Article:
China is set to retaliate against Donald Trump's new tariffs by imposing duties on an additional $60bn (£45.6bn) of US goods.
Beijing is hitting back against the US President's plans to introduce 10 per cent tariffs on $200bn of Chinese imports from 24 September.
The Chinese government said it was a “forced response” and that its own 10 per cent tariffs would be imposed – from the same day – on around 5,200 US products including aircraft, soya bean oil, coffee and flour.
In a statement it said it hoped the US would stop “trade frictions” and maintain a “mutually beneficial relationship” through dialogue.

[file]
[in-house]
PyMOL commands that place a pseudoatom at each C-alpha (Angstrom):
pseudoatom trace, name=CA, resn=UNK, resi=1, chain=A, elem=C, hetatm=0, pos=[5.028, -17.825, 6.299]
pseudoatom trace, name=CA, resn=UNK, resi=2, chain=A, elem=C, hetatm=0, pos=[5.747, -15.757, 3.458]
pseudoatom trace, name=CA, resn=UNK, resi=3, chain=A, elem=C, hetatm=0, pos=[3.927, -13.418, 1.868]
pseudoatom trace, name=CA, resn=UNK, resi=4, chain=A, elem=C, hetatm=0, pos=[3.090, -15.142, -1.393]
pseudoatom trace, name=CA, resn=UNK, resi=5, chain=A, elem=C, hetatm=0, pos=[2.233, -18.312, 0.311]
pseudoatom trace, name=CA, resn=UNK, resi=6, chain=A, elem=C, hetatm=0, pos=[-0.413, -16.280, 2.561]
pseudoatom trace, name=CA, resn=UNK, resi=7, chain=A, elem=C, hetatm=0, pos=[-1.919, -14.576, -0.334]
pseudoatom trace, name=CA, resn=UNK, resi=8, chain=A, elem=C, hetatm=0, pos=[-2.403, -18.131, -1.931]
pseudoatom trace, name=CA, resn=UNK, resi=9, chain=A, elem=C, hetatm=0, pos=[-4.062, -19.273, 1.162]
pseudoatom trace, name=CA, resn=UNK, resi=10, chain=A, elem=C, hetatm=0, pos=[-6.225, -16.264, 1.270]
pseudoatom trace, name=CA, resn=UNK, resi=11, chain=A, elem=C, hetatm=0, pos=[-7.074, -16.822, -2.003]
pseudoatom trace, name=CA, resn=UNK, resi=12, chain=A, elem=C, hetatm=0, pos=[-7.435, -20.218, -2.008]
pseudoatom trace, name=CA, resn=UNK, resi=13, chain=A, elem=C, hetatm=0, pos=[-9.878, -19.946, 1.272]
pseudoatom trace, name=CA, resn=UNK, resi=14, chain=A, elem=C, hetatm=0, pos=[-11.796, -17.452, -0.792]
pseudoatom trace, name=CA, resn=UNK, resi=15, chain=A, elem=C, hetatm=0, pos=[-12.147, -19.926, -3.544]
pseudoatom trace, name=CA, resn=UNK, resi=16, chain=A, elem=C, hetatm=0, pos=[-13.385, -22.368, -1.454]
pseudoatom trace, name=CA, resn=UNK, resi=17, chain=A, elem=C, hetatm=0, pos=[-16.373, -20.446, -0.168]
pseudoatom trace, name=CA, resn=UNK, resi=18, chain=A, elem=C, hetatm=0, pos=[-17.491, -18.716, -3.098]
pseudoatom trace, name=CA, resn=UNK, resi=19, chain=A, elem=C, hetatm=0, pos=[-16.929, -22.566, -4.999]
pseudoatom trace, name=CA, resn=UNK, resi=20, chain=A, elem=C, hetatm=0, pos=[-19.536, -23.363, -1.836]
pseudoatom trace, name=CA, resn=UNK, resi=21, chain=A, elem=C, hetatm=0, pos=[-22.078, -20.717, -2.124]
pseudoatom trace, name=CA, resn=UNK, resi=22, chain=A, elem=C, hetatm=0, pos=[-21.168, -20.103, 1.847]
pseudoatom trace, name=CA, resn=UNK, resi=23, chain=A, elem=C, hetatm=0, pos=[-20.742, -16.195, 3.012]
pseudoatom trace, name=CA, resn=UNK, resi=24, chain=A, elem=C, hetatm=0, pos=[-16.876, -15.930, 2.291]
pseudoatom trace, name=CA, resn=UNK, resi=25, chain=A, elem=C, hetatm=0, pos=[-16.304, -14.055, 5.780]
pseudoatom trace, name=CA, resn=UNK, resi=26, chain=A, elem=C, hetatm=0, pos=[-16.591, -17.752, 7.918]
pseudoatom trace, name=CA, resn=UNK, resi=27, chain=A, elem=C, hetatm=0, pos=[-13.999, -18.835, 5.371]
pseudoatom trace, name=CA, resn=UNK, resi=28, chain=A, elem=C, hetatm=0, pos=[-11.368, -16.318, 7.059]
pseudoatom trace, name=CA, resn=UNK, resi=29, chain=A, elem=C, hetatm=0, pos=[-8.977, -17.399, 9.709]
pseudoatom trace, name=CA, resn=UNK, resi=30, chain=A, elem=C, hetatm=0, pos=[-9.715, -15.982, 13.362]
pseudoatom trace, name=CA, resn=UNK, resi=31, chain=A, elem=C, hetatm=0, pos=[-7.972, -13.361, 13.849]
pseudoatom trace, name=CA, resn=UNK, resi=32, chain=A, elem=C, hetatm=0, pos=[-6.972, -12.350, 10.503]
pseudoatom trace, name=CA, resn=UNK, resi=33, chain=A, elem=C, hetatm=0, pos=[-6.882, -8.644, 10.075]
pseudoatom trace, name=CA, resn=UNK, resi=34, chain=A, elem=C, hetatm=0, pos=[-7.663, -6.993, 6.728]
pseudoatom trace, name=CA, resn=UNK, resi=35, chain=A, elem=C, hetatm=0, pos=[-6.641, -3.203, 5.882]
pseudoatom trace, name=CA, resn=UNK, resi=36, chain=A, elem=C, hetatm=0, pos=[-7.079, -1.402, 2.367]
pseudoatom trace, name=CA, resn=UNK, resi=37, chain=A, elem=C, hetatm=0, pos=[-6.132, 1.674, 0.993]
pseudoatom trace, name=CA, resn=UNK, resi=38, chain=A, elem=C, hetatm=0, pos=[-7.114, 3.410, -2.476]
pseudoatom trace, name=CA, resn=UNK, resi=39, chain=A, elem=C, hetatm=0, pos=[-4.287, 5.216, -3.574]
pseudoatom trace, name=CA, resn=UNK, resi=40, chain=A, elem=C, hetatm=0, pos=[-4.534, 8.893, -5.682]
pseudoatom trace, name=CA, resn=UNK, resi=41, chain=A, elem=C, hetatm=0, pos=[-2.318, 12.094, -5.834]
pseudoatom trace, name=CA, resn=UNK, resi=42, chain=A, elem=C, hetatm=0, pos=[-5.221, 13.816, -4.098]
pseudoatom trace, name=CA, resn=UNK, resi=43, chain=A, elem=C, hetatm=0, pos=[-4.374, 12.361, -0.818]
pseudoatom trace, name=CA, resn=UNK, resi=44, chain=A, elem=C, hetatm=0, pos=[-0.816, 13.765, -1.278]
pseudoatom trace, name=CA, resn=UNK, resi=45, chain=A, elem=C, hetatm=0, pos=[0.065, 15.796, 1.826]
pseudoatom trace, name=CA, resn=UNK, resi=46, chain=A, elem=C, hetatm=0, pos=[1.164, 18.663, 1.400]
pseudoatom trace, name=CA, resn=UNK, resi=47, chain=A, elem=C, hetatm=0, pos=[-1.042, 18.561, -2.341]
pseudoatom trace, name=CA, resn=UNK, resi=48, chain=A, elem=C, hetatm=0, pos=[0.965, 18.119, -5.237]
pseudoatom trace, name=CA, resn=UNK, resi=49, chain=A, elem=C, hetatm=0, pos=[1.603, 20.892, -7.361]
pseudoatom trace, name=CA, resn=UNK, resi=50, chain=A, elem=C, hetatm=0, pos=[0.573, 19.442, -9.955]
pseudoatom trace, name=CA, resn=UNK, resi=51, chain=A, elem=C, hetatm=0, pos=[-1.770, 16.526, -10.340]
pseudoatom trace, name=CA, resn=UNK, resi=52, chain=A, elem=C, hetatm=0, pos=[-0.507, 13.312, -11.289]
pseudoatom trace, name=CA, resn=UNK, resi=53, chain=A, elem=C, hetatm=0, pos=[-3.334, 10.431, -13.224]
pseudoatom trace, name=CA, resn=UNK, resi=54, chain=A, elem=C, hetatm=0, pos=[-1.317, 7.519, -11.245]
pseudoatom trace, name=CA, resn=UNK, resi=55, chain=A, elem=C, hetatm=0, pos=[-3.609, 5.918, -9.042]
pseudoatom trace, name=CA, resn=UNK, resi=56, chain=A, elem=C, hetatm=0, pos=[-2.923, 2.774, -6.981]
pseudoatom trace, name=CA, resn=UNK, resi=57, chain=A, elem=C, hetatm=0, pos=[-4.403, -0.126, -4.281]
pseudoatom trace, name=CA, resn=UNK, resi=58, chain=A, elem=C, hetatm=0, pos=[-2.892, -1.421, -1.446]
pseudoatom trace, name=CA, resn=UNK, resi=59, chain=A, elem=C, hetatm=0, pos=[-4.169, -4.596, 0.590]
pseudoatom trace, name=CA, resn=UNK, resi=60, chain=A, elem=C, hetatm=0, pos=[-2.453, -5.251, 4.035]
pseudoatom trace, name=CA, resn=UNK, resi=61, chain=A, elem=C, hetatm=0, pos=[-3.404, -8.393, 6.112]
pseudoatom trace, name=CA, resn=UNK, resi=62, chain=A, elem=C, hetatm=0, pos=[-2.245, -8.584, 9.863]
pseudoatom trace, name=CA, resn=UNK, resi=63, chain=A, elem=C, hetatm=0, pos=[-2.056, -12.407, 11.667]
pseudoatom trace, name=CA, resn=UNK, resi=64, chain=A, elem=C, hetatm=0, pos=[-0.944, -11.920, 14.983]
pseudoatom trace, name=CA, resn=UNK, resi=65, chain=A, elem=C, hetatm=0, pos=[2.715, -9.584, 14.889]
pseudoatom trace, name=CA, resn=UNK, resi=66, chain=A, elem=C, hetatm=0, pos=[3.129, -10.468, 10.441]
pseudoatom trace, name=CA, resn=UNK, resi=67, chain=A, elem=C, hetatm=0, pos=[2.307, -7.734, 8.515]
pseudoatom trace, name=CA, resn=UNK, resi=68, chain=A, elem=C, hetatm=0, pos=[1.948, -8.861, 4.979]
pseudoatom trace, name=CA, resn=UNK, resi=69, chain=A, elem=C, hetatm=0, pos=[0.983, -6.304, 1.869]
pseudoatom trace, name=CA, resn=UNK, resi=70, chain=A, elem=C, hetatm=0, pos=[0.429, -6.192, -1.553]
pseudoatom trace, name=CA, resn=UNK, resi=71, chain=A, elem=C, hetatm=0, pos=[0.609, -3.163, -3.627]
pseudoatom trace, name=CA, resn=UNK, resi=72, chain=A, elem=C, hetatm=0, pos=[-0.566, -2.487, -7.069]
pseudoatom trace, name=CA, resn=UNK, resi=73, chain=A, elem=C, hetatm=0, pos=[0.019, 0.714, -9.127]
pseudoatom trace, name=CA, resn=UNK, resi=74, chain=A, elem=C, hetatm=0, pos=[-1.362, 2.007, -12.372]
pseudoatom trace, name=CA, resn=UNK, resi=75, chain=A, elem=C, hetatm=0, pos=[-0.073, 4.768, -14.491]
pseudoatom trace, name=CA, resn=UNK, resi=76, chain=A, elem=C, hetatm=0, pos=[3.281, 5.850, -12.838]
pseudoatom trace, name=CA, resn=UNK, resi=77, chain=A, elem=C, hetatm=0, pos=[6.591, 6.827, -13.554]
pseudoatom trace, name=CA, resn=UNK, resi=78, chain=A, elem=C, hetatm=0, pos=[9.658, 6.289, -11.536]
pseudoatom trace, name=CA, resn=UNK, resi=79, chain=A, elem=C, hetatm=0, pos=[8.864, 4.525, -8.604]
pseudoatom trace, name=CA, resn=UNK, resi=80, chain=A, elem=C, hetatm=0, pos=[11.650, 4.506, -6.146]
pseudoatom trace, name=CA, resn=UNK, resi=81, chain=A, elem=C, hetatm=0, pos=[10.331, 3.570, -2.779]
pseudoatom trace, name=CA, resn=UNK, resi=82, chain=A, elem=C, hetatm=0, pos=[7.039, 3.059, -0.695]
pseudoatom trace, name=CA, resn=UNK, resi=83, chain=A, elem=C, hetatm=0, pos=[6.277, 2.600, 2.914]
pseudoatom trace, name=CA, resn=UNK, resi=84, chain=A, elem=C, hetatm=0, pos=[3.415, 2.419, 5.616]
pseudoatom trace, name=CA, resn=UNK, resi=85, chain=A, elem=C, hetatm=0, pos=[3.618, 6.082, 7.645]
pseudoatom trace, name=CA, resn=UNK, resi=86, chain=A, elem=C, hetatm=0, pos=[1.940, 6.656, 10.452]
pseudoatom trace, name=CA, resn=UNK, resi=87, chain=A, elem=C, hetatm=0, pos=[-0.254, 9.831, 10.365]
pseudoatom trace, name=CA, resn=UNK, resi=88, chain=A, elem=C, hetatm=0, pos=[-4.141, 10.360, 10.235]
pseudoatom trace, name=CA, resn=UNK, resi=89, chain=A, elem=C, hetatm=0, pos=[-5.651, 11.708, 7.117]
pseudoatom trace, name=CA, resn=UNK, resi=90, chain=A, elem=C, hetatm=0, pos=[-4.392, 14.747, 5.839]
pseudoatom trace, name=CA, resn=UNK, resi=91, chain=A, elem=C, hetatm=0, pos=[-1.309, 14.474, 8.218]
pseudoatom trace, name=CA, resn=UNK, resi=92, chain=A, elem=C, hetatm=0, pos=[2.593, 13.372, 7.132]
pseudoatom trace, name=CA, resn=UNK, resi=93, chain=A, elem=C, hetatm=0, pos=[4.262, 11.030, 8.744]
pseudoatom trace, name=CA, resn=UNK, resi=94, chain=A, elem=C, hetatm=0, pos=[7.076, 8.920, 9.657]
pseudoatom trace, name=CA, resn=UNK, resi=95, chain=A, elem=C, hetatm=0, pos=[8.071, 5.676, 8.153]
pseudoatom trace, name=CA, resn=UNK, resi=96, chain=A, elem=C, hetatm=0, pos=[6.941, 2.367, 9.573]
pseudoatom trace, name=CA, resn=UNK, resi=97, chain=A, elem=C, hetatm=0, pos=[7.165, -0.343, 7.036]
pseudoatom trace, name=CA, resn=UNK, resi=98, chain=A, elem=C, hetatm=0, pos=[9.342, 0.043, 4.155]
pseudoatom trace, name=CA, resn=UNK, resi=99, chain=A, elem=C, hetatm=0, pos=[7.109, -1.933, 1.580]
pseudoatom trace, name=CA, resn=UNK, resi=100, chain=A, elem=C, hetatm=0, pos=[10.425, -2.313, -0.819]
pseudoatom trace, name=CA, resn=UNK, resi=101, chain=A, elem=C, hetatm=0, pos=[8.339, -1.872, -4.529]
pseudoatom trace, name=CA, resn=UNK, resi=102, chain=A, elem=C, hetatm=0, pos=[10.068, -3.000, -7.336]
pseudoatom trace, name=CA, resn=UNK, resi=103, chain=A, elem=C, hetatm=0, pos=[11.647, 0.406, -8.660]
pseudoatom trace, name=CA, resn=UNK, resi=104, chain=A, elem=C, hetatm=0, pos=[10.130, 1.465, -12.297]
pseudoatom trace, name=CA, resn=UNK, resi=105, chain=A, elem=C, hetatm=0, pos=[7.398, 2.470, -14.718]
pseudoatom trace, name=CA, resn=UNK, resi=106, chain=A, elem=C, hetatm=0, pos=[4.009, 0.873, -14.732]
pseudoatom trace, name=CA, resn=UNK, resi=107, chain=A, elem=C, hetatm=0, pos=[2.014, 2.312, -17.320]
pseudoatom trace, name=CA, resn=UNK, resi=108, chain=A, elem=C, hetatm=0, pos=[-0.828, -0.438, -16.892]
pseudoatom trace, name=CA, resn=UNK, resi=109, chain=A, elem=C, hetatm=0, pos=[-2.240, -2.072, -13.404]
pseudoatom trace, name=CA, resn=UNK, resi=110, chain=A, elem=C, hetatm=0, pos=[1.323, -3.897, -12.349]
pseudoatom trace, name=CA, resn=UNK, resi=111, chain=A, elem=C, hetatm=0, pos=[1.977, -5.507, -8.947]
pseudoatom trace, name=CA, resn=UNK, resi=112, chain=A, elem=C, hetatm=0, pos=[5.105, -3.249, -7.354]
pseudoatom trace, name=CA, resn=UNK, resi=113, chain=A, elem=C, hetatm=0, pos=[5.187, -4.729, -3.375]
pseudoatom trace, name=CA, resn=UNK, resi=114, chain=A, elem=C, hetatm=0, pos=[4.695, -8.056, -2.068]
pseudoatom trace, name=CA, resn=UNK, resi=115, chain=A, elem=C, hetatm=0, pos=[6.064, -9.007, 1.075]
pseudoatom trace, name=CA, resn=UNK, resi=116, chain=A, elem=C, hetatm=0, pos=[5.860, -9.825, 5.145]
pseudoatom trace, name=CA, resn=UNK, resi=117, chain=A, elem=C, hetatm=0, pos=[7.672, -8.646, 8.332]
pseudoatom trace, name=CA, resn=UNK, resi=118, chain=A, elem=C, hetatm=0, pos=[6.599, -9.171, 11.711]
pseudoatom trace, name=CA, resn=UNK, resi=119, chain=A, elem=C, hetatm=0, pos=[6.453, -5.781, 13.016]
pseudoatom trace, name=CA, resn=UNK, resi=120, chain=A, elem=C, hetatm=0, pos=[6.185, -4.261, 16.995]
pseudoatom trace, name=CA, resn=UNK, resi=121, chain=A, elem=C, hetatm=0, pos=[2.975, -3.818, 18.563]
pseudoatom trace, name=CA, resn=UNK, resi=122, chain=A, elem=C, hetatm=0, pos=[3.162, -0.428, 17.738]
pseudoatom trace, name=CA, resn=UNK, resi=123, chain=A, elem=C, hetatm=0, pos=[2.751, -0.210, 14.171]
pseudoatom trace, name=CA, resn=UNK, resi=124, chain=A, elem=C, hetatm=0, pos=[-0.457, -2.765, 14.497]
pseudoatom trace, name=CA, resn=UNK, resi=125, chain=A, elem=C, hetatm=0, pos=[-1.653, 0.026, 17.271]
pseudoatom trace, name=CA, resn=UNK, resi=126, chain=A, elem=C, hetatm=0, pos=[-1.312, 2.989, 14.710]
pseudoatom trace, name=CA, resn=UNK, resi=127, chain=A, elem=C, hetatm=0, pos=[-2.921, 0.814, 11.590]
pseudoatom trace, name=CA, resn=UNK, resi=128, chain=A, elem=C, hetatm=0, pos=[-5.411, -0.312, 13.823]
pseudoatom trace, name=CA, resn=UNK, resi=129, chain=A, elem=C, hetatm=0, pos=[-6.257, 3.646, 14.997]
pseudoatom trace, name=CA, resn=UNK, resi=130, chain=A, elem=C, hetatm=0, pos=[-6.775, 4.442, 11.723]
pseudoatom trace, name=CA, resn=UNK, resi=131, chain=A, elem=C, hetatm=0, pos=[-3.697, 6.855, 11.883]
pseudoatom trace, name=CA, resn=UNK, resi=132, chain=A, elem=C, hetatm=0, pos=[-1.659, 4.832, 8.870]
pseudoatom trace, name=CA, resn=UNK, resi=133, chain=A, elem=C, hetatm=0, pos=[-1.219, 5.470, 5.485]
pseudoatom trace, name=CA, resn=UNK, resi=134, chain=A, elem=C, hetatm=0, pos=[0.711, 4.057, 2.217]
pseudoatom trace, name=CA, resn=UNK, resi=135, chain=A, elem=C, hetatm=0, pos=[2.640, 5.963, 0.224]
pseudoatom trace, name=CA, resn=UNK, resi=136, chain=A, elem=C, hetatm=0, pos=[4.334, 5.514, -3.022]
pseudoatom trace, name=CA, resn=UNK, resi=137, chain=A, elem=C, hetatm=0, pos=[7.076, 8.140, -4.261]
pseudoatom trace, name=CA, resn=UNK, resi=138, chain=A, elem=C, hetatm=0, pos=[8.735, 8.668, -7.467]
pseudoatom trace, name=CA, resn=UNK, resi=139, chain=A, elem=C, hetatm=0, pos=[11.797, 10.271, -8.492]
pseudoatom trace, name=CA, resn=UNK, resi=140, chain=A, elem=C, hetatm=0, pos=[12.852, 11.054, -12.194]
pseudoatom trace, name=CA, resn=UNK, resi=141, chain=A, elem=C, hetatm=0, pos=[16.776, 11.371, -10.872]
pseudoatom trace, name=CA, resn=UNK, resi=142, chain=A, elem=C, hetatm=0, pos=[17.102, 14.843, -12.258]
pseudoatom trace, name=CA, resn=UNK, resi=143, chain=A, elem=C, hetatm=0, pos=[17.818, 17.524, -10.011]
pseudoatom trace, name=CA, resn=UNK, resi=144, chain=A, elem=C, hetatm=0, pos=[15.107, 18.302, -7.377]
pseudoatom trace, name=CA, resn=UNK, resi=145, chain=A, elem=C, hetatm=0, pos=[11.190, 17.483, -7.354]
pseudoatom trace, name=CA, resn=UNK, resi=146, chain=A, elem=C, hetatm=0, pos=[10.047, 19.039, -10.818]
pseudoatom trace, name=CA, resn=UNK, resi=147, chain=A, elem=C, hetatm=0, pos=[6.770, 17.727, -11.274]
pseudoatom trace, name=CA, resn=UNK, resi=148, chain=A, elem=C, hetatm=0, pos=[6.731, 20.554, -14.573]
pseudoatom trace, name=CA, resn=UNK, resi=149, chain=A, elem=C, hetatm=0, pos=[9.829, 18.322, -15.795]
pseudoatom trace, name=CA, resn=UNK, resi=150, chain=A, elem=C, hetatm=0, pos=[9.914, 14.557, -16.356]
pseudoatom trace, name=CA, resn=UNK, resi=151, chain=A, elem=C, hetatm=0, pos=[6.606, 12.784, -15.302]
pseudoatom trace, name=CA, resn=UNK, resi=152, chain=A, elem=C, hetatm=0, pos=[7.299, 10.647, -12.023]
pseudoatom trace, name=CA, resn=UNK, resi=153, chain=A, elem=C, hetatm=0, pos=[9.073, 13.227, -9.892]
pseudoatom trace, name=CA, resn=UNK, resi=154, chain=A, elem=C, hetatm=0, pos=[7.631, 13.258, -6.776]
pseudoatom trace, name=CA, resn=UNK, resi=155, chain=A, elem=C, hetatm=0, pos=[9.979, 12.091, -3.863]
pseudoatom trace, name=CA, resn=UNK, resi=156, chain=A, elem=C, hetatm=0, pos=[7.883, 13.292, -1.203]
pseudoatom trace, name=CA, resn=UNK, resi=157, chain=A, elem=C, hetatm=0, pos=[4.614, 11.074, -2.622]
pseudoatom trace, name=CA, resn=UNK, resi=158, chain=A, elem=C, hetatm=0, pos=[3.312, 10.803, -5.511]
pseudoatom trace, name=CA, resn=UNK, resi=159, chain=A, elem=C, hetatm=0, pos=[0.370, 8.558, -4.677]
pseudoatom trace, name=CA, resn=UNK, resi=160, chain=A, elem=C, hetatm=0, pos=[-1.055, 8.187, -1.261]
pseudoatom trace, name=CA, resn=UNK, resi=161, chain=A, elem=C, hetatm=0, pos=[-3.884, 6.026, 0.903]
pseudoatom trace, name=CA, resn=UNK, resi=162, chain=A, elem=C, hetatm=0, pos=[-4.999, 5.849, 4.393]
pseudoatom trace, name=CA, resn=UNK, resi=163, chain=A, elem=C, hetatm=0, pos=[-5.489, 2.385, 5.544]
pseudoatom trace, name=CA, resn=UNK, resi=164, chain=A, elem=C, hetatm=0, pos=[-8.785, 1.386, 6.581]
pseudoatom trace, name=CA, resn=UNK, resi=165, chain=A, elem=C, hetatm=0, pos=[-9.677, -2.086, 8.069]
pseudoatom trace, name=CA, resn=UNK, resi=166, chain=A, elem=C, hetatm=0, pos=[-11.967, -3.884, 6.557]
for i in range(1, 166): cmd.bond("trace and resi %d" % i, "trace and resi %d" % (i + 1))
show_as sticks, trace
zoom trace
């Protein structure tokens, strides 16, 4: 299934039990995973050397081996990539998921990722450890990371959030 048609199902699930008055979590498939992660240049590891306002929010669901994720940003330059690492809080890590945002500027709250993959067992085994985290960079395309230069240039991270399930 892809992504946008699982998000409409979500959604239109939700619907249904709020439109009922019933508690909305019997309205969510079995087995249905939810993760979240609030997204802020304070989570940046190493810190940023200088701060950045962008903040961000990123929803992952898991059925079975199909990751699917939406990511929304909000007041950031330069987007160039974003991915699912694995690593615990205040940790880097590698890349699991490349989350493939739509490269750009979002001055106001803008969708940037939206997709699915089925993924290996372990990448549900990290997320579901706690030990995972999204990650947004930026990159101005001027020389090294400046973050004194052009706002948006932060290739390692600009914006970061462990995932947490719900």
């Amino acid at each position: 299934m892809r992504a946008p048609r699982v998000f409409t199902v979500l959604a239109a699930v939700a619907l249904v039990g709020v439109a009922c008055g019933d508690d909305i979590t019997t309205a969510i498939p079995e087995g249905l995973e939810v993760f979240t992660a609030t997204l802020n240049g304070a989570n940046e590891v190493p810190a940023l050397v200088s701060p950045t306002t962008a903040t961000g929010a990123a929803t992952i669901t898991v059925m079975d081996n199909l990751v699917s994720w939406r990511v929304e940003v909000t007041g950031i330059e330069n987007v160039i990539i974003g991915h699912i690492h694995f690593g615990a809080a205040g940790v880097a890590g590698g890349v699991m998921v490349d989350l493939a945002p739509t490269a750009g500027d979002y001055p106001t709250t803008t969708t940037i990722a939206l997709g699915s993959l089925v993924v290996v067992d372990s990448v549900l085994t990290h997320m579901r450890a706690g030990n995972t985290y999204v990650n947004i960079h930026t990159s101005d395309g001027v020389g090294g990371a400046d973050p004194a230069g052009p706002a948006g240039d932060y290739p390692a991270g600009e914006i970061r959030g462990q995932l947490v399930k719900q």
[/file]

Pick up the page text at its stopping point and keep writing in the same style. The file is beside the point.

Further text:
Minutes earlier Donald Trump had taken to Twitter accusing China of meddling in its midterm elections by attacking the country's industrial workers.
He said: “China has openly stated that they are actively trying to impact and change our election by attacking our farmers, ranchers and industrial workers because of their loyalty to me.”
He added: “There will be great and fast economic retaliation against China if our farmers, ranchers and/or industrial workers are targeted.”
Trump said yesterday he would impose 10 per cent tariffs on around $200bn of Chinese imports as of 24 September – and that it could rise to 25 per cent in January.
He also warned of an extra $267bn worth of tariffs if China chose to retaliate.